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Jason Duncan

Associate Professor of Biology
Specialty: Molecular Geneticist

Headshot of Jason Duncan

Contact Information

Salem Campus

Olin Science Center 209
900 State Street
Salem  Oregon  97301
503-375-5425 (Fax)


Coming soon


  • Ph.D., University of Southern California, Program of Molecular Biology, 2002
  • M.Sc., University of Manitoba, Department of Physiology, 1995
  • B.Sc. (Hons), University of Manitoba, Department of Zoology, 1993

Teaching Philosophy

My pedagogical philosophy in undergraduate science education advocates for the immersion of students in the practice of investigative, hypothesis driven science as a way to learn the scientific process, to acquire and develop science process skills, to understand the reality and challenges of science, and to be given the opportunity to become creators of knowledge. In short, I believe that science should be taught as it is practiced. Therefore, my goal as a teacher, beyond teaching students fundamental concepts in molecular biology and genetics, is to engage students in the process of science. Partnering with students in rigorous, authentic experimental research is central to many careers in biology and is critical in providing students the opportunity to acquire and develop science process competencies that include writing research proposals, formulating hypotheses, designing and performing experiments, troubleshooting problems, interpreting data, reading and synthesizing the scientific literature, and effectively communicating their scientific results. Participation in investigative research also has the added benefit of assisting students in developing general life skills that includes; enhancing their ability to work and collaborate with others, promoting effective time-­management strategies, strengthening organizational skills, increasing proficiency in prioritizing and planning, and improving critical thinking and interpretation of information. In essence, my aim is not teach students biology, but rather to train students to become biologists.

Courses of Instruction

BIOL 130 Cell Biology and Genetics

BIOL 130 Cell Biology and Genetics is an introductory course for students who are considering a major in biology, biochemistry or a career in biomedical sciences. All organisms are composed of cells. By developing a fundamental understanding of the structure and function of cells, students will be prepared to address interesting contemporary questions such as how cells communicate with each other and achieve homeostasis in the organism; how disease arises; how organisms reproduce, mature and die; and how the environment impacts organism/cellular behavior and health. By studying genetics and the molecular biology of the cell, students will have the foundation to make the connection between phenotype and genotype; to understand how external signals influence gene expression and how the potential for heritable genetic change is a key feature of evolution.

BIOL 333 Gene Structure and Function

BIOL 333 Gene Structure and Function focuses on the study of the principles of heredity in microbes, plants and animals. It is an integrated course in classical and contemporary molecular genetics dealing with such topics as: the structure of DNA, RNA and proteins, Mendelian genetics, extrachromosomal inheritance, non-Mendelian inheritance, epigenetics, gene interactions, gene regulation, mutagenesis, and recombinant DNA technology.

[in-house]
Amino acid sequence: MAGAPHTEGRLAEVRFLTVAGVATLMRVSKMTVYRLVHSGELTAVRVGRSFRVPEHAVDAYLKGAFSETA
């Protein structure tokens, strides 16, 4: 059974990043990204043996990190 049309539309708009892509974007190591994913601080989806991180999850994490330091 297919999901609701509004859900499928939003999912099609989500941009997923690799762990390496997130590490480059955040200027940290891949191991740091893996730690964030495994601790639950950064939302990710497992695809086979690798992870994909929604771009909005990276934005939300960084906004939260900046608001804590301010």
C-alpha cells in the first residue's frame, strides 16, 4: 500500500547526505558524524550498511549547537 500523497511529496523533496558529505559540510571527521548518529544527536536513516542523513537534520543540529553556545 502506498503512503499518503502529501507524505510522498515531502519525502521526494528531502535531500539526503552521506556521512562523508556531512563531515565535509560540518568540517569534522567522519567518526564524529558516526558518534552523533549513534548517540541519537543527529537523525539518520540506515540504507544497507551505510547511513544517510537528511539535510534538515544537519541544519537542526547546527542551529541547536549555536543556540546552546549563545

BIOL 350 Molecular Genetics (W)

BIOL 350 Molecular Genetics is a research methods course with a focus on the structure and function of genetic material at the molecular level. Topics to be explored include: DNA, RNA, proteins and their interrelationships through the "Central Dogma" of information transfer; genetic regulation; recombinant DNA and genetic engineering; genetic screening. Special emphasis will be on placed on developing student skills as future biologists through a variety of instructional resources including group discussion, critical analysis of the primary literature, and collaborative and independent research projects utilizing the model system Drosophila melanogaster.

Research Interests

The transport of proteins, mRNA transcripts and organelles within a cell facilitates their localization to discreet cellular domains for specific cellular functions. Active transport systems are complex, highly coordinated and utilized in a diverse array of cellular activities including axonal transport, organelle movement, chromosome segregation and vesicle motion. This extensive range of action is indicative of the importance of cellular transport systems in the fundamental biology of the cell and foreshadows the consequences when they become perturbed in multicellular organisms. My current research interests aim to identify components of microtubule based transport systems in the cell.


  • Duncan, J.E., N. Lytle*, A. Zuniga*, and L.S.B. Goldstein. 2013. The microtubule regulatory protein stathmin is required to maintain the integrity of axonal microtubules. PLoS ONE 8(6).
  • Duncan, J.E. and L.S.B. Goldstein. 2006. The genetics of axonal transport and axonal transport disorders. PloS Genetics. 2(9): 1275-1284
  • Bornemann, D.J., J.E. Duncan, W. Staatz, S. Selleck, R. Warrior. 2004. Abrogation of heparan sulfate synthesis in Drosophila disrupts the Wingless, Hedgehog and Decapentaplegic signaling pathways. Development. 131:1927-1938
  • Duncan, J.E. and R. Warrior. 2002. The cytoplasmic dynein and kinesin motors have interdependent roles in patterning the Drosophila oocyte. Current Biology. 12(23):1982-1991
  • Duncan, J.E., Hatch, G.M., Belik, J. 1996. Susceptibility of exogenous surfactant to phospholipase A2 degradation. Can. J. Physiol. Pharmacol. 74(8):957-63
Willamette University

Biology Department

Willamette University
900 State Street
Salem Oregon 97301 U.S.A.
503-375-5425 fax